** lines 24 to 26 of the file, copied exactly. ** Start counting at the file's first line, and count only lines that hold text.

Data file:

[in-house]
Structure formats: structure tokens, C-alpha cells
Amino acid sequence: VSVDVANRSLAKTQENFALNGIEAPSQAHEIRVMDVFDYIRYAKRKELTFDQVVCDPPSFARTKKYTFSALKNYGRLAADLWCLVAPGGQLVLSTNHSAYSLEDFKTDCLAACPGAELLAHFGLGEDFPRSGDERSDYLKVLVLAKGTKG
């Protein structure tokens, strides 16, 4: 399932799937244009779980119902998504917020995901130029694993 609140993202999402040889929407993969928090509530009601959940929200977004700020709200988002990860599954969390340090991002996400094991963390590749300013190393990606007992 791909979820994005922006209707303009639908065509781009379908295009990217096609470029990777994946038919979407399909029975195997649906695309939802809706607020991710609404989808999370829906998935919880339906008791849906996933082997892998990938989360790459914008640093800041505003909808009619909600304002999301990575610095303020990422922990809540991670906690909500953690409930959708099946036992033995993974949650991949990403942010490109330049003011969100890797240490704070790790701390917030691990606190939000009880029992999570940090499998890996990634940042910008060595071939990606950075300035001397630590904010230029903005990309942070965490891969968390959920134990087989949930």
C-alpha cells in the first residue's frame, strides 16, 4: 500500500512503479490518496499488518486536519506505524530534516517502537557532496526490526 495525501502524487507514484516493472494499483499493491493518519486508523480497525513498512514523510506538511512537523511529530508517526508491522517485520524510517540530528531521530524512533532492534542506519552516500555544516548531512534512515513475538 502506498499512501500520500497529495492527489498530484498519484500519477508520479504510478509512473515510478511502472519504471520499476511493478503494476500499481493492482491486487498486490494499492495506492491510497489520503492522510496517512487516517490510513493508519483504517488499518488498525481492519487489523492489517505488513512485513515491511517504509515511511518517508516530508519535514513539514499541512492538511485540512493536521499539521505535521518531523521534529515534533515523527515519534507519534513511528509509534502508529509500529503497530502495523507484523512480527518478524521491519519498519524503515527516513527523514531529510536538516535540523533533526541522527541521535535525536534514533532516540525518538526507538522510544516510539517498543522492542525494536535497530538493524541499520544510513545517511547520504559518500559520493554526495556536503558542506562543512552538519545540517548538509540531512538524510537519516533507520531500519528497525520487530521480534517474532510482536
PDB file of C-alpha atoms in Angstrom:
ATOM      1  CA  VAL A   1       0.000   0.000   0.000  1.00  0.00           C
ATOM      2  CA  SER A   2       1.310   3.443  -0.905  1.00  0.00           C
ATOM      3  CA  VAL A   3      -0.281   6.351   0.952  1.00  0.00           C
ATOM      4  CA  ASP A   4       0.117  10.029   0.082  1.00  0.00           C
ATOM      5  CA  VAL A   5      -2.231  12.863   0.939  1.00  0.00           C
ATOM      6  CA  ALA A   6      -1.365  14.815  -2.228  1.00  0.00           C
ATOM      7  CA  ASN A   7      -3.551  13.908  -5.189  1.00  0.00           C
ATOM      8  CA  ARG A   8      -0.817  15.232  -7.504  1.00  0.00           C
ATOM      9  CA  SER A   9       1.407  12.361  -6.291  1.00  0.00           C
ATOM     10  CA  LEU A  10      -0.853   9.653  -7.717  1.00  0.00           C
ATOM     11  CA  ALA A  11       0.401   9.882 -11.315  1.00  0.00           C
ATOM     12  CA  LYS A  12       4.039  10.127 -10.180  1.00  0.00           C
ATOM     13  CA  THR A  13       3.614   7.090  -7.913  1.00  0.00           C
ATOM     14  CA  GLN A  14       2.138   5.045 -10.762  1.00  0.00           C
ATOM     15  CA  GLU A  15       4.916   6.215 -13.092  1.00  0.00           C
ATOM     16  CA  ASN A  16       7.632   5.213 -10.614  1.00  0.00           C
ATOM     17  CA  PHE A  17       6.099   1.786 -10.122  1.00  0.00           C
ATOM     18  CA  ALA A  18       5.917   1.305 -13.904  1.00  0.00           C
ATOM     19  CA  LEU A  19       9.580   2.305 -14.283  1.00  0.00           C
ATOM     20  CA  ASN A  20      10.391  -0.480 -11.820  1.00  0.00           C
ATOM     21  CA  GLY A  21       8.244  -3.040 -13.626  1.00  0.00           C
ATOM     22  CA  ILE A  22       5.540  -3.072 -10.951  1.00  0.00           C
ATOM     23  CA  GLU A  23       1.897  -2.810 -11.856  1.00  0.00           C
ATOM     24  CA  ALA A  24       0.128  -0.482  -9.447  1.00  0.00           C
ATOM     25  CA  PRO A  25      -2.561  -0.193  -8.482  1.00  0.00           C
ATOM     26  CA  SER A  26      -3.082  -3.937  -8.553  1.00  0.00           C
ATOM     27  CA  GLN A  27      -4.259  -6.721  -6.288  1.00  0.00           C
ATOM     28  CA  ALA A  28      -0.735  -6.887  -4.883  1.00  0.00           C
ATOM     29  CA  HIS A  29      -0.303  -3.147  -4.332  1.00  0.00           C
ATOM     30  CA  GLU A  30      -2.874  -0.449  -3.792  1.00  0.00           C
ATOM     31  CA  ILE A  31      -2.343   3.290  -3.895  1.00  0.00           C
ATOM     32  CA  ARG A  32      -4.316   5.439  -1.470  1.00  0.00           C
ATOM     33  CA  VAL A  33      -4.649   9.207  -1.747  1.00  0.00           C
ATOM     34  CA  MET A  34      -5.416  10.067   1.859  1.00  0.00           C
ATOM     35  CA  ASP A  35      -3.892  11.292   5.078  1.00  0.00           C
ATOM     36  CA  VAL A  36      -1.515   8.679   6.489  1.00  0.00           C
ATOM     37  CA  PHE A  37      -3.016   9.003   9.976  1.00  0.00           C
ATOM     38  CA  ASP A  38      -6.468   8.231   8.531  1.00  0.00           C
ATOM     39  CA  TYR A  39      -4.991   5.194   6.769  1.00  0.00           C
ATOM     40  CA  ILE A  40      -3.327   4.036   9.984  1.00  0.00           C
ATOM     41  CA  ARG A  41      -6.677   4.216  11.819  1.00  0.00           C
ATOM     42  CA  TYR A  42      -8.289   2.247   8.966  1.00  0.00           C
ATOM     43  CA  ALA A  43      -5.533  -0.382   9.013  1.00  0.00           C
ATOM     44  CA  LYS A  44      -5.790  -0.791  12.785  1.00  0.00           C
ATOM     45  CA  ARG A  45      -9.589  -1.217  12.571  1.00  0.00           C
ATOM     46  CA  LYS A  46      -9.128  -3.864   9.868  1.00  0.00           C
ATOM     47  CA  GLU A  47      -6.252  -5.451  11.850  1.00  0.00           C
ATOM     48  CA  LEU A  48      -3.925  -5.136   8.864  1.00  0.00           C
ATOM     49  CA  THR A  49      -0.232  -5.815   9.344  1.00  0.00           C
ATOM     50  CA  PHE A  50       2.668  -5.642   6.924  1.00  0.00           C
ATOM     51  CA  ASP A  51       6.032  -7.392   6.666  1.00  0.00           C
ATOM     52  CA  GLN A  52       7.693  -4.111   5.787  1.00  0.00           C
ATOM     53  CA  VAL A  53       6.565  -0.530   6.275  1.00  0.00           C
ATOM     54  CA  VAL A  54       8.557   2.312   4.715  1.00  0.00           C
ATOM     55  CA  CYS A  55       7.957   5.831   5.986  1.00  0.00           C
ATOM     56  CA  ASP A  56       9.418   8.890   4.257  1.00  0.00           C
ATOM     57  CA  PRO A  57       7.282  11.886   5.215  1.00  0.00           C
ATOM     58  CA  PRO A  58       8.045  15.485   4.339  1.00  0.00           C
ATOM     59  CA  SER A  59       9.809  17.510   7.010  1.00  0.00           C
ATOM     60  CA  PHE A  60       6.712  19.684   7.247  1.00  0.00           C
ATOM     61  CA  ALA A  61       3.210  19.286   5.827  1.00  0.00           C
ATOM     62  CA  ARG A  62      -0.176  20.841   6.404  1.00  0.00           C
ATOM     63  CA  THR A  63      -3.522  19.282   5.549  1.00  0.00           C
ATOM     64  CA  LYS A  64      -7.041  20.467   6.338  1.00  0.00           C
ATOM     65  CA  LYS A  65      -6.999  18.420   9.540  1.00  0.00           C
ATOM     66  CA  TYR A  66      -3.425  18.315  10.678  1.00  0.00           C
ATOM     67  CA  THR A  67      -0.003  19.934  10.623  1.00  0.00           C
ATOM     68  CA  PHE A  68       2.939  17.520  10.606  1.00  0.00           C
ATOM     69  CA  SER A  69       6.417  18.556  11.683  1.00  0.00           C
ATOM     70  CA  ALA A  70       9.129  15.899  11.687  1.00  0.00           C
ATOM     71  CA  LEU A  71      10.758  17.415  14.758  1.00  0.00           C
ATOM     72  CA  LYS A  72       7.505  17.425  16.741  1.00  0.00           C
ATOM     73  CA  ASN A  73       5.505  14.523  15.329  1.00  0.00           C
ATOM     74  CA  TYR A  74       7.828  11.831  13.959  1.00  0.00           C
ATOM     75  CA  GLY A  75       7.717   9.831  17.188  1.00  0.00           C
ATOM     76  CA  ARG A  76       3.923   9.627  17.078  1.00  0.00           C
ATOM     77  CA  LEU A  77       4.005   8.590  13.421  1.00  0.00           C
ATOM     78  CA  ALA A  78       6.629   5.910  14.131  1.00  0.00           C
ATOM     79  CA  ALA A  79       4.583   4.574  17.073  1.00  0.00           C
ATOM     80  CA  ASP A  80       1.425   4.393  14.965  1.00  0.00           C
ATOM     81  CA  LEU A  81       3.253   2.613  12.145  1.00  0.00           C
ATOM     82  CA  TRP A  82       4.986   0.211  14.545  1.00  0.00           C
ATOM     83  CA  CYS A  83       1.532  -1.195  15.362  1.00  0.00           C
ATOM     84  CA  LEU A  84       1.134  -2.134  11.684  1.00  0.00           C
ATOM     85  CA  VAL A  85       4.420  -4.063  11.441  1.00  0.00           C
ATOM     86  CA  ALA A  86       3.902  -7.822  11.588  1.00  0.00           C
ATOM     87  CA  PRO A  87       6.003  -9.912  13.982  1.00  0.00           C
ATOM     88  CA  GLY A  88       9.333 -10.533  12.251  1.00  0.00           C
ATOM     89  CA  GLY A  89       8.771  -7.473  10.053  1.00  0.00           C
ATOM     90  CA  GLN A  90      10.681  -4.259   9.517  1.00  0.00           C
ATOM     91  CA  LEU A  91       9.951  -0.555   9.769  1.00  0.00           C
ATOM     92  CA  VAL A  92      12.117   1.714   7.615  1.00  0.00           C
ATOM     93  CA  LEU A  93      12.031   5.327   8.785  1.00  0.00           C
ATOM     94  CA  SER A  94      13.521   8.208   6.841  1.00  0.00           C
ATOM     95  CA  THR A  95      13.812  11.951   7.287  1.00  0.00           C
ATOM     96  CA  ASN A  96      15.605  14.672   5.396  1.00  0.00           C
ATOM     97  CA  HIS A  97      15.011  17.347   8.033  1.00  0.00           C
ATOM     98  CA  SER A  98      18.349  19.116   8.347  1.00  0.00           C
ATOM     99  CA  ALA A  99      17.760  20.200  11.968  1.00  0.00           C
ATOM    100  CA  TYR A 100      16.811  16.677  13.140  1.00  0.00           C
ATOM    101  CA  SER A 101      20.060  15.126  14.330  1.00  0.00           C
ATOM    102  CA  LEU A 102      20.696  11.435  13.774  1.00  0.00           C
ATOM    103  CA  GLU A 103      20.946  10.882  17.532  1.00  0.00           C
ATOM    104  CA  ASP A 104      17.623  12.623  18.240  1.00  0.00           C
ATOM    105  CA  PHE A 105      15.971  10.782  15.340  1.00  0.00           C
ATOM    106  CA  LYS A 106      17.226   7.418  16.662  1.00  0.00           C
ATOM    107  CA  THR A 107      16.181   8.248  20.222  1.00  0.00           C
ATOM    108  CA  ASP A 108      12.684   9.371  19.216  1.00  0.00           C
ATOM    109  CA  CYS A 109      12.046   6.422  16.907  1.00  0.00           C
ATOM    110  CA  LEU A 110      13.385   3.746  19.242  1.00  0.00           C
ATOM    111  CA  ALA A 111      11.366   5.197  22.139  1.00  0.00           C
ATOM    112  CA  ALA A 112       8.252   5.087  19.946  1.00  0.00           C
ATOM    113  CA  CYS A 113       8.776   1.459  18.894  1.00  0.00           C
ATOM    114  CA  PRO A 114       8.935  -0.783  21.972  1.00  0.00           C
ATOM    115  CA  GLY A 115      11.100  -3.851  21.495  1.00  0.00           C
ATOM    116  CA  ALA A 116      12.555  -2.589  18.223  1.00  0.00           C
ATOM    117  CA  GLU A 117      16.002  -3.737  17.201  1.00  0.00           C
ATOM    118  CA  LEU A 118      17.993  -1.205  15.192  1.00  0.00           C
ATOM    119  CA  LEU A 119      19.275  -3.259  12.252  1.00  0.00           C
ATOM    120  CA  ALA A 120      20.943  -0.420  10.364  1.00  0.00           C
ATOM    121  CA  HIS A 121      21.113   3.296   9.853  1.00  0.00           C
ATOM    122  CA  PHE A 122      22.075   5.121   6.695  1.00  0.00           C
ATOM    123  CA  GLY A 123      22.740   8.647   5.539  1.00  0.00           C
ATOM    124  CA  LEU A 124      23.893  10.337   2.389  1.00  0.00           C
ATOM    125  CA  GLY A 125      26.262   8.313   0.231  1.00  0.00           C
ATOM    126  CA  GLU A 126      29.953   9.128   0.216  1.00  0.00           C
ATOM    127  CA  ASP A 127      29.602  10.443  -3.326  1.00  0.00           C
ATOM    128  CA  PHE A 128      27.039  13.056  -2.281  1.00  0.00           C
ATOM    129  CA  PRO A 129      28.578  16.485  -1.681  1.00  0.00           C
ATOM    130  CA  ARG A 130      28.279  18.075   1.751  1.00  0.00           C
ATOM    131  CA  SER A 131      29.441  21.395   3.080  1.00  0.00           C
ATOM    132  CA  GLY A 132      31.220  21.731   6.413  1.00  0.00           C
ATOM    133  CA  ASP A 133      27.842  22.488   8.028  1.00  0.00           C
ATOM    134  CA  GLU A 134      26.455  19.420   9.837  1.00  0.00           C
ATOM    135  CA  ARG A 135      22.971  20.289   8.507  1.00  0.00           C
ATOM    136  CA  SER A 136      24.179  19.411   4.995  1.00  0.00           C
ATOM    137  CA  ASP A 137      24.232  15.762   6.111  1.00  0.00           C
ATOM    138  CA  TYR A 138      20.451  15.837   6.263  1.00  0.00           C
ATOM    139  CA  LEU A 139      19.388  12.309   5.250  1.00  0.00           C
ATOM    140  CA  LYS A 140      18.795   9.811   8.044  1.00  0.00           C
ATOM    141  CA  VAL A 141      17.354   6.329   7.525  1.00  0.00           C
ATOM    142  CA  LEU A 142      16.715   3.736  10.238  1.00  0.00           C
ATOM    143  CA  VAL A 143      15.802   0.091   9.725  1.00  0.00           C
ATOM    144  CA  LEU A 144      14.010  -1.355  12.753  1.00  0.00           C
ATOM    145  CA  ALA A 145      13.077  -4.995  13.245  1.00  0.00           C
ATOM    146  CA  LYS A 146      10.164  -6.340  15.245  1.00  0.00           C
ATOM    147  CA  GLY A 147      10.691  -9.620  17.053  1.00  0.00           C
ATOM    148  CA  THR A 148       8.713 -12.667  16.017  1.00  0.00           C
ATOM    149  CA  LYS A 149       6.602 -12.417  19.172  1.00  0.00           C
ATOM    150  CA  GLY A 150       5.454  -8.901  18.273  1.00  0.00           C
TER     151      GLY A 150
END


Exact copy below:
ATOM     18  CA  ALA A  18       5.917   1.305 -13.904  1.00  0.00           C
ATOM     19  CA  LEU A  19       9.580   2.305 -14.283  1.00  0.00           C
ATOM     20  CA  ASN A  20      10.391  -0.480 -11.820  1.00  0.00           C